It certainly mattered to an elderly seamstress called Mrs Lyons. She told the magistrate at Clerkenwell that she had been promised work by her Majesty but ‘court intrigues’ were preventing her from pursuing it. Mrs Lyons lived off the Caledonian Road in north London, close to where the new St Pancras terminal was being constructed. She was poor and in ‘want of money’ she explained, but was confident that with the queen’s patronage she would be fine.

Sadly Mrs Lyons was not very well; she suffered from some form of mental illness, as a police inspector told Mr Cooke, the justice sitting on her case at Clerkenwell Police Court.

‘About two years since the poor woman began to get strange at times in her speech, said that her room was full of rats, that she had an interview with the Queen and members of the royal family, and that her Majesty had promised her money, but that she was prevented from getting it by court intrigues’ .

He went on to say that up until recently Mrs Lyons had lived quietly but in the last few months her condition had worsened and she had started threatening people, including her landlady. A doctor had been called to examine her and he’d declared she was ‘not right in her head’ and she’d been carried off to Islington workhouse. From there she was to be sent to the Colney Hatch Asylum, Europe’s largest such institution.*

She had left her room with rent arrears and her landlady was refusing to give her sister leave to take away her sibling’s few possessions until that was paid. Mr Cooke said he was glad the woman was now in safe hands (although I’m not sure I’d consider being in the ‘care’ of a Victorian asylum ‘safe’. I suppose he might have meant the public were safe from her). He ordered the court to pay the arrears so she could be reunited with her ‘things’ and dismissed the case.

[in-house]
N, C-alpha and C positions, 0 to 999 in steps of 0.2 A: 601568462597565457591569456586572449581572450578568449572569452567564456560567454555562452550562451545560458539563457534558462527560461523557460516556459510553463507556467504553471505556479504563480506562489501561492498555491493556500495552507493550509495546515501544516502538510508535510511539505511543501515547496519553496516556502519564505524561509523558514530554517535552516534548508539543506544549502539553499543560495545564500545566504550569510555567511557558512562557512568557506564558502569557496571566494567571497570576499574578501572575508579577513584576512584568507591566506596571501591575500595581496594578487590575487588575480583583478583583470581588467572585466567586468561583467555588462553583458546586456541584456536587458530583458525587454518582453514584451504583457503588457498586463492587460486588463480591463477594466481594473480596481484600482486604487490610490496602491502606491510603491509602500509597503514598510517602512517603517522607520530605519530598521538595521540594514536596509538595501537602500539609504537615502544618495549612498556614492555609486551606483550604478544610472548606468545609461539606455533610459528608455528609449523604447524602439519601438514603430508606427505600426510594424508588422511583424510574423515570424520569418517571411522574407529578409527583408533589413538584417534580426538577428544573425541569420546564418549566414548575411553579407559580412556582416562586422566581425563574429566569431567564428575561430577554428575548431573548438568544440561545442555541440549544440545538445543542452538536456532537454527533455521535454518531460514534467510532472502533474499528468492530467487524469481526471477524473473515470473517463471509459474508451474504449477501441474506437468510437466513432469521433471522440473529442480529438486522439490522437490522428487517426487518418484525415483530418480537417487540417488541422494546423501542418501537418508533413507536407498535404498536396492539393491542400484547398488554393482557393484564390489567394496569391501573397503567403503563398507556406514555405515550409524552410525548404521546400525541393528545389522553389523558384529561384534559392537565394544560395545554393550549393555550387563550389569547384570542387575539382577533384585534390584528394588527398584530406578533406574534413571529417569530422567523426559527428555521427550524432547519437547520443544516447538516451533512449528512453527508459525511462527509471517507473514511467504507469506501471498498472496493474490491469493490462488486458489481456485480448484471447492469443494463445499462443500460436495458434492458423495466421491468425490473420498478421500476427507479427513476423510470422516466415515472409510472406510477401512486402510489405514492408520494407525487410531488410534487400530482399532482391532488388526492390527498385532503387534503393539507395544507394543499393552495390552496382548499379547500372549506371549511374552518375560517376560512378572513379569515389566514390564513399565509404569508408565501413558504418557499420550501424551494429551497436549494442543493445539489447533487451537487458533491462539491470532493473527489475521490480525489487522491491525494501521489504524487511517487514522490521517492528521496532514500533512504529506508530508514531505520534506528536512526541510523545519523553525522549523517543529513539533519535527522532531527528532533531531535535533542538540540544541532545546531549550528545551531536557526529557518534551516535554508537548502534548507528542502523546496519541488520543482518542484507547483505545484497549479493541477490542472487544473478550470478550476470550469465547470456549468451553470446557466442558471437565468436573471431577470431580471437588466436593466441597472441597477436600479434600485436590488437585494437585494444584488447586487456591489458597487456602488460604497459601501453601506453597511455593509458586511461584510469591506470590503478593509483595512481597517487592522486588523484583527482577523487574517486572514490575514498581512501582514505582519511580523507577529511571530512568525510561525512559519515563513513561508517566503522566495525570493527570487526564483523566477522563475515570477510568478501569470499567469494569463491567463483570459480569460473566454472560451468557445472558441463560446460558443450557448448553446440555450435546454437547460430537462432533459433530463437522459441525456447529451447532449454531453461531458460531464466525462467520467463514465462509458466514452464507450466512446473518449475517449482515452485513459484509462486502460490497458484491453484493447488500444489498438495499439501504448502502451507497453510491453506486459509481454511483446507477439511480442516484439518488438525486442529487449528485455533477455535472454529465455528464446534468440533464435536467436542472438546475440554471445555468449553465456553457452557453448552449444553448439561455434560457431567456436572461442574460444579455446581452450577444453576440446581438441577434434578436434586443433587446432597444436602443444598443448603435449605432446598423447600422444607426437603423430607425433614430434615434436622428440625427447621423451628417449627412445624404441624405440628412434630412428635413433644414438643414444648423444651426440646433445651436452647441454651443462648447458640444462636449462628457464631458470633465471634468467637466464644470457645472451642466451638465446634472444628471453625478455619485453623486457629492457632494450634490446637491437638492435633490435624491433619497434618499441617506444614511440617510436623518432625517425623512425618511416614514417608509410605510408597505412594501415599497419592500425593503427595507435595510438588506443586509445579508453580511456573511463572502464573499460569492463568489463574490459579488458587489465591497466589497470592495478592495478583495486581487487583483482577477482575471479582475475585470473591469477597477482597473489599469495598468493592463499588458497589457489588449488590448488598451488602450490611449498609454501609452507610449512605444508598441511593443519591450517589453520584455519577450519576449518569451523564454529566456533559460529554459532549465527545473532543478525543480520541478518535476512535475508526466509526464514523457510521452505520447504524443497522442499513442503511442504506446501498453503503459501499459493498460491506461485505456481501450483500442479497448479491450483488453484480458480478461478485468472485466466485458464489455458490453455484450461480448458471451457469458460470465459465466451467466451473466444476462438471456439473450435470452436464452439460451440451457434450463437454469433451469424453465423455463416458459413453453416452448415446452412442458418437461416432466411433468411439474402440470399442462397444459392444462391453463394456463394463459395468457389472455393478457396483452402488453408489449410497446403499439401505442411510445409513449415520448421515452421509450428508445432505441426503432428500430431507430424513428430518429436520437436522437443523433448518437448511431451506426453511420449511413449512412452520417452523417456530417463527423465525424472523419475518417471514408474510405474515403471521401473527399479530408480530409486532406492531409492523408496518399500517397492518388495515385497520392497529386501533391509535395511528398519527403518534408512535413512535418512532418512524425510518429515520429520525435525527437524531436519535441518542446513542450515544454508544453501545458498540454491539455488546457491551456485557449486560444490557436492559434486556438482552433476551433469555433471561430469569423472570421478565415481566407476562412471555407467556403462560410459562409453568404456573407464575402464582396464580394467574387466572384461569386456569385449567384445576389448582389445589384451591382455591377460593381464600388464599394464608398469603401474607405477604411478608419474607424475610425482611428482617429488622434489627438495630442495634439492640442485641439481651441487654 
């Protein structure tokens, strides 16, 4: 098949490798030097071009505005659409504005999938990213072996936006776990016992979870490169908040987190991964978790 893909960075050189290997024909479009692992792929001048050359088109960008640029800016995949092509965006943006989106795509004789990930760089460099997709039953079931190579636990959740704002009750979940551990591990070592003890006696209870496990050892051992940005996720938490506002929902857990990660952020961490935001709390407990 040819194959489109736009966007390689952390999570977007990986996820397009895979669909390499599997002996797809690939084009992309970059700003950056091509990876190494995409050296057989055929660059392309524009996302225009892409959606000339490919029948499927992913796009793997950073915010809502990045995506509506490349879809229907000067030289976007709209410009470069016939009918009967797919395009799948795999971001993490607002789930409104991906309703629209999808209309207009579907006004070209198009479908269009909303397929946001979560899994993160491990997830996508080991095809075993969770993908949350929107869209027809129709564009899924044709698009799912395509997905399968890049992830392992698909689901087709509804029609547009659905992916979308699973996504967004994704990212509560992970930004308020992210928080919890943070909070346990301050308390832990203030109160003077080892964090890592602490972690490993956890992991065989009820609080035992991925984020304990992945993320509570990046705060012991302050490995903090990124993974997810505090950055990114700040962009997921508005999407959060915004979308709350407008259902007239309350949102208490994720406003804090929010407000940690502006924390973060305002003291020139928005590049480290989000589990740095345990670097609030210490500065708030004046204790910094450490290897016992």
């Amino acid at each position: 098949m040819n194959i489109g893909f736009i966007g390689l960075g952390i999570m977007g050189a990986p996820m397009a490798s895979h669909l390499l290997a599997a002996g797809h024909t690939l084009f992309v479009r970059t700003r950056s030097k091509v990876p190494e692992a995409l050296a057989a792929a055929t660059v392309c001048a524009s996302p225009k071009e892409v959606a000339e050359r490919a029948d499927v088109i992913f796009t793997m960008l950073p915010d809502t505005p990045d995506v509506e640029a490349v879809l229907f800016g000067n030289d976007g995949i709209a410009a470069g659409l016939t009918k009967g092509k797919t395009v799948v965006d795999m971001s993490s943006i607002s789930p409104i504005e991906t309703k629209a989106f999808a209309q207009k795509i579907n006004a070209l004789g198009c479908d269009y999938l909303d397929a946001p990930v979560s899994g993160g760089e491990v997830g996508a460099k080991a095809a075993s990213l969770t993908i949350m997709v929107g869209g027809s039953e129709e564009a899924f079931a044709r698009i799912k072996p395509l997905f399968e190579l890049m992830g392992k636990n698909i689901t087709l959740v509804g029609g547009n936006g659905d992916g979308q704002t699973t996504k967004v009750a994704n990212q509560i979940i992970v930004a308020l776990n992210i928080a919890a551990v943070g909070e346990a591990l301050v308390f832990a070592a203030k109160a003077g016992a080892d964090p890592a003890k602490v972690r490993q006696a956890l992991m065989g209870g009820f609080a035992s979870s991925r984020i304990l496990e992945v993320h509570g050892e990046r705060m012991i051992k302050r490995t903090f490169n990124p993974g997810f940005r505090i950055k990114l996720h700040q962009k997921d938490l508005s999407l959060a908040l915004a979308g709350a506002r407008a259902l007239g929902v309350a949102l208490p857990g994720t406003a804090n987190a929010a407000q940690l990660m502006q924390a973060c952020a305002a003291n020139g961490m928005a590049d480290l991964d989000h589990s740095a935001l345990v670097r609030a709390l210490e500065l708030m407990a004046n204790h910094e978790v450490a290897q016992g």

[from The Morning Post, Thursday, November 28, 1872]

*(and now my gym!)

for another story that feature Queen Victoria see: “Let me see the Queen, I know who the ‘Ripper’ is!”

 

Echoes of Oliver Twist as an Islington apprentice complains of being abused

Noah Claypole from Oliver Twist

By the mid 1840s the Victorian reading public were familiar with the work of Charles Dickens and his stories of everyday life. Between 1837 (when the young Queen Victoria ascended the throne) and 1839 Bentley’s Miscellany serialised the adventures of Oliver Twist as he escaped from the home of the Sowerberrys and the abuse he’d suffered at the hands of Noah Claypole and Charlotte, the serving maid.

Of course that escape was short lived as Oliver was plunged into the criminal underworld of the metropolis and the lives and crimes of Fagin and his gang of pickpockets. Happily of course ‘all’s well that ends well’, and Oliver finds redemption and peace in the home of Mr Brownlow, even if the plot does have a few more twists and turns along the way.